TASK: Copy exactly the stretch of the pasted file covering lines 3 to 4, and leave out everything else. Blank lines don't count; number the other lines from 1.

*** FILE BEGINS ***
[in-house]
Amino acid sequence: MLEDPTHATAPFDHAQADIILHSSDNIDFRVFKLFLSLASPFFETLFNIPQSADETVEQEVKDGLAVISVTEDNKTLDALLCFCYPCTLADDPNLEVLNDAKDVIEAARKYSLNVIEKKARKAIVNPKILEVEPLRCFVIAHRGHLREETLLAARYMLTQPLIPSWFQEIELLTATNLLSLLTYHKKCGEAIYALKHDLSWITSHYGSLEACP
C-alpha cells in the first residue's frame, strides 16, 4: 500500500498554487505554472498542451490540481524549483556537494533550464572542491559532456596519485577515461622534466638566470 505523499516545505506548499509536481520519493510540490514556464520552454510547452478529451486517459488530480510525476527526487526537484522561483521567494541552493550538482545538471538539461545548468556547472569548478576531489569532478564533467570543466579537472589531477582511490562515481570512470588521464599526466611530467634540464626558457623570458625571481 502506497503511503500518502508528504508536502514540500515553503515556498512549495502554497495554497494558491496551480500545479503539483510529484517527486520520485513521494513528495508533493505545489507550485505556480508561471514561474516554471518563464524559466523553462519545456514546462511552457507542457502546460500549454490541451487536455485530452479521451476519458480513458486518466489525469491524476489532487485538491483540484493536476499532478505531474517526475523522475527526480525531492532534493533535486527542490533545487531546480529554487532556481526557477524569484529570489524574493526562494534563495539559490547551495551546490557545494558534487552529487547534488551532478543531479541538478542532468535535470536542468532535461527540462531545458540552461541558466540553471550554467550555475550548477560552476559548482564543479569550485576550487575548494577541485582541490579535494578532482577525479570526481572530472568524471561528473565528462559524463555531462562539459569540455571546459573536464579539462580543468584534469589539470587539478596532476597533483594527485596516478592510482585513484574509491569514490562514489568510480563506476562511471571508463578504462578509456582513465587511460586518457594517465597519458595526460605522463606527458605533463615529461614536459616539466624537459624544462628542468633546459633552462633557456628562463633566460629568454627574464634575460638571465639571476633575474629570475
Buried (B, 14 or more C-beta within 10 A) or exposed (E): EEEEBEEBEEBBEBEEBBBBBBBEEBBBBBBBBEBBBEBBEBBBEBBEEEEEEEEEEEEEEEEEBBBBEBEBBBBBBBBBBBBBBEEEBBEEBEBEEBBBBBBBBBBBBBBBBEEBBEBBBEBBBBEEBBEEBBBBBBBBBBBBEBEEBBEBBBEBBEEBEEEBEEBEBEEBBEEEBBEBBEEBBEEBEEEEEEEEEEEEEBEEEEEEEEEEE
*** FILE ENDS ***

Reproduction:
C-alpha cells in the first residue's frame, strides 16, 4: 500500500498554487505554472498542451490540481524549483556537494533550464572542491559532456596519485577515461622534466638566470 505523499516545505506548499509536481520519493510540490514556464520552454510547452478529451486517459488530480510525476527526487526537484522561483521567494541552493550538482545538471538539461545548468556547472569548478576531489569532478564533467570543466579537472589531477582511490562515481570512470588521464599526466611530467634540464626558457623570458625571481 502506497503511503500518502508528504508536502514540500515553503515556498512549495502554497495554497494558491496551480500545479503539483510529484517527486520520485513521494513528495508533493505545489507550485505556480508561471514561474516554471518563464524559466523553462519545456514546462511552457507542457502546460500549454490541451487536455485530452479521451476519458480513458486518466489525469491524476489532487485538491483540484493536476499532478505531474517526475523522475527526480525531492532534493533535486527542490533545487531546480529554487532556481526557477524569484529570489524574493526562494534563495539559490547551495551546490557545494558534487552529487547534488551532478543531479541538478542532468535535470536542468532535461527540462531545458540552461541558466540553471550554467550555475550548477560552476559548482564543479569550485576550487575548494577541485582541490579535494578532482577525479570526481572530472568524471561528473565528462559524463555531462562539459569540455571546459573536464579539462580543468584534469589539470587539478596532476597533483594527485596516478592510482585513484574509491569514490562514489568510480563506476562511471571508463578504462578509456582513465587511460586518457594517465597519458595526460605522463606527458605533463615529461614536459616539466624537459624544462628542468633546459633552462633557456628562463633566460629568454627574464634575460638571465639571476633575474629570475
Buried (B, 14 or more C-beta within 10 A) or exposed (E): EEEEBEEBEEBBEBEEBBBBBBBEEBBBBBBBBEBBBEBBEBBBEBBEEEEEEEEEEEEEEEEEBBBBEBEBBBBBBBBBBBBBBEEEBBEEBEBEEBBBBBBBBBBBBBBBBEEBBEBBBEBBBBEEBBEEBBBBBBBBBBBBEBEEBBEBBBEBBEEBEEEBEEBEBEEBBEEEBBEBBEEBBEEBEEEEEEEEEEEEEBEEEEEEEEEEE